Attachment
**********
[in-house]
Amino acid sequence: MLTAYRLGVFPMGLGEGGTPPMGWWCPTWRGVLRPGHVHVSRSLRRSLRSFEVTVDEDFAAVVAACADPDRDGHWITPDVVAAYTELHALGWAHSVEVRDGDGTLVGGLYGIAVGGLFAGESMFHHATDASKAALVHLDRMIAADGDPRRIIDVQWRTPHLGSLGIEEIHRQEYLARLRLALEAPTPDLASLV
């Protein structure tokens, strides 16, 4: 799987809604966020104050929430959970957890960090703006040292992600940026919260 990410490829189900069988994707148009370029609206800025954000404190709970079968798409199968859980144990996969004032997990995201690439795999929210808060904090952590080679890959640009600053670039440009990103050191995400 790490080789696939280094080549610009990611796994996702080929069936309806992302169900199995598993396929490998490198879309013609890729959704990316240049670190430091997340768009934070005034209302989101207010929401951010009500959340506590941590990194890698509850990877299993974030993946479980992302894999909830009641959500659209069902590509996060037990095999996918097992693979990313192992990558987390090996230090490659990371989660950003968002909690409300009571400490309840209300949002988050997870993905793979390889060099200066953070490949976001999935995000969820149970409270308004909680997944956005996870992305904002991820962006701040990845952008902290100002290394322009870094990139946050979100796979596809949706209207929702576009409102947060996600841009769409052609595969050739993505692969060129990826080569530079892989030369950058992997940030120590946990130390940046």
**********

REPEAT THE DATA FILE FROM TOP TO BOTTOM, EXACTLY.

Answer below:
[in-house]
Amino acid sequence: MLTAYRLGVFPMGLGEGGTPPMGWWCPTWRGVLRPGHVHVSRSLRRSLRSFEVTVDEDFAAVVAACADPDRDGHWITPDVVAAYTELHALGWAHSVEVRDGDGTLVGGLYGIAVGGLFAGESMFHHATDASKAALVHLDRMIAADGDPRRIIDVQWRTPHLGSLGIEEIHRQEYLARLRLALEAPTPDLASLV
């Protein structure tokens, strides 16, 4: 799987809604966020104050929430959970957890960090703006040292992600940026919260 990410490829189900069988994707148009370029609206800025954000404190709970079968798409199968859980144990996969004032997990995201690439795999929210808060904090952590080679890959640009600053670039440009990103050191995400 790490080789696939280094080549610009990611796994996702080929069936309806992302169900199995598993396929490998490198879309013609890729959704990316240049670190430091997340768009934070005034209302989101207010929401951010009500959340506590941590990194890698509850990877299993974030993946479980992302894999909830009641959500659209069902590509996060037990095999996918097992693979990313192992990558987390090996230090490659990371989660950003968002909690409300009571400490309840209300949002988050997870993905793979390889060099200066953070490949976001999935995000969820149970409270308004909680997944956005996870992305904002991820962006701040990845952008902290100002290394322009870094990139946050979100796979596809949706209207929702576009409102947060996600841009769409052609595969050739993505692969060129990826080569530079892989030369950058992997940030120590946990130390940046």